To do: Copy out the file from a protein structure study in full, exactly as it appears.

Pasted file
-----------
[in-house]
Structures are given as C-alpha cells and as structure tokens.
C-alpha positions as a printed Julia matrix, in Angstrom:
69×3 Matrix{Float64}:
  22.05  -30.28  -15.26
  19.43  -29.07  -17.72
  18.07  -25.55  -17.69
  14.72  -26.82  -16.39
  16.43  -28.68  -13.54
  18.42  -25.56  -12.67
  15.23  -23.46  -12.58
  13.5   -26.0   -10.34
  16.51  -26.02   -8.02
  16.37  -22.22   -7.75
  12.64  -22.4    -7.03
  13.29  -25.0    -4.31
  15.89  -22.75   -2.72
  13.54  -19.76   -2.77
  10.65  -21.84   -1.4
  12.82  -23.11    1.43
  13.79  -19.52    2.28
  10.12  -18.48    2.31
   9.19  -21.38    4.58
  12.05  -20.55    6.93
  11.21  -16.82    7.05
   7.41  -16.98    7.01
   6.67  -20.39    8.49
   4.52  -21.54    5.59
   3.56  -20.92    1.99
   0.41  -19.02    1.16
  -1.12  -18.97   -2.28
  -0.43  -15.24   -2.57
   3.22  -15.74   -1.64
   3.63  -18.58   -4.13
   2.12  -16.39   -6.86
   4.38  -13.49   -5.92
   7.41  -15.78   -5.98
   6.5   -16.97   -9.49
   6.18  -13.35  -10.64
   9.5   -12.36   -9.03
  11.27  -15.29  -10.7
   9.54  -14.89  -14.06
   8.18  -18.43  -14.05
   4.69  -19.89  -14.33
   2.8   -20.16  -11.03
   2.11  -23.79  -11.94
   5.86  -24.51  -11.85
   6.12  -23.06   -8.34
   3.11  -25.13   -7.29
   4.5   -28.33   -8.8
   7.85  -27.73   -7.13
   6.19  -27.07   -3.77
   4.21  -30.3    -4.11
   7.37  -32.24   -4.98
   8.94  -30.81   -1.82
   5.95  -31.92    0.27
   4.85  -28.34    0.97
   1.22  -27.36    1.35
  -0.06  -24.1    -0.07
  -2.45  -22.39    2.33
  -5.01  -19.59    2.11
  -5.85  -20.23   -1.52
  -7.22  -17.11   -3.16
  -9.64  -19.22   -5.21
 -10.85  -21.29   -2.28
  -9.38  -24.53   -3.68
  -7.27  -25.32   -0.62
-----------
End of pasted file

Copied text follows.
[in-house]
Structures are given as C-alpha cells and as structure tokens.
C-alpha positions as a printed Julia matrix, in Angstrom:
69×3 Matrix{Float64}:
  22.05  -30.28  -15.26
  19.43  -29.07  -17.72
  18.07  -25.55  -17.69
  14.72  -26.82  -16.39
  16.43  -28.68  -13.54
  18.42  -25.56  -12.67
  15.23  -23.46  -12.58
  13.5   -26.0   -10.34
  16.51  -26.02   -8.02
  16.37  -22.22   -7.75
  12.64  -22.4    -7.03
  13.29  -25.0    -4.31
  15.89  -22.75   -2.72
  13.54  -19.76   -2.77
  10.65  -21.84   -1.4
  12.82  -23.11    1.43
  13.79  -19.52    2.28
  10.12  -18.48    2.31
   9.19  -21.38    4.58
  12.05  -20.55    6.93
  11.21  -16.82    7.05
   7.41  -16.98    7.01
   6.67  -20.39    8.49
   4.52  -21.54    5.59
   3.56  -20.92    1.99
   0.41  -19.02    1.16
  -1.12  -18.97   -2.28
  -0.43  -15.24   -2.57
   3.22  -15.74   -1.64
   3.63  -18.58   -4.13
   2.12  -16.39   -6.86
   4.38  -13.49   -5.92
   7.41  -15.78   -5.98
   6.5   -16.97   -9.49
   6.18  -13.35  -10.64
   9.5   -12.36   -9.03
  11.27  -15.29  -10.7
   9.54  -14.89  -14.06
   8.18  -18.43  -14.05
   4.69  -19.89  -14.33
   2.8   -20.16  -11.03
   2.11  -23.79  -11.94
   5.86  -24.51  -11.85
   6.12  -23.06   -8.34
   3.11  -25.13   -7.29
   4.5   -28.33   -8.8
   7.85  -27.73   -7.13
   6.19  -27.07   -3.77
   4.21  -30.3    -4.11
   7.37  -32.24   -4.98
   8.94  -30.81   -1.82
   5.95  -31.92    0.27
   4.85  -28.34    0.97
   1.22  -27.36    1.35
  -0.06  -24.1    -0.07
  -2.45  -22.39    2.33
  -5.01  -19.59    2.11
  -5.85  -20.23   -1.52
  -7.22  -17.11   -3.16
  -9.64  -19.22   -5.21
 -10.85  -21.29   -2.28
  -9.38  -24.53   -3.68
  -7.27  -25.32   -0.62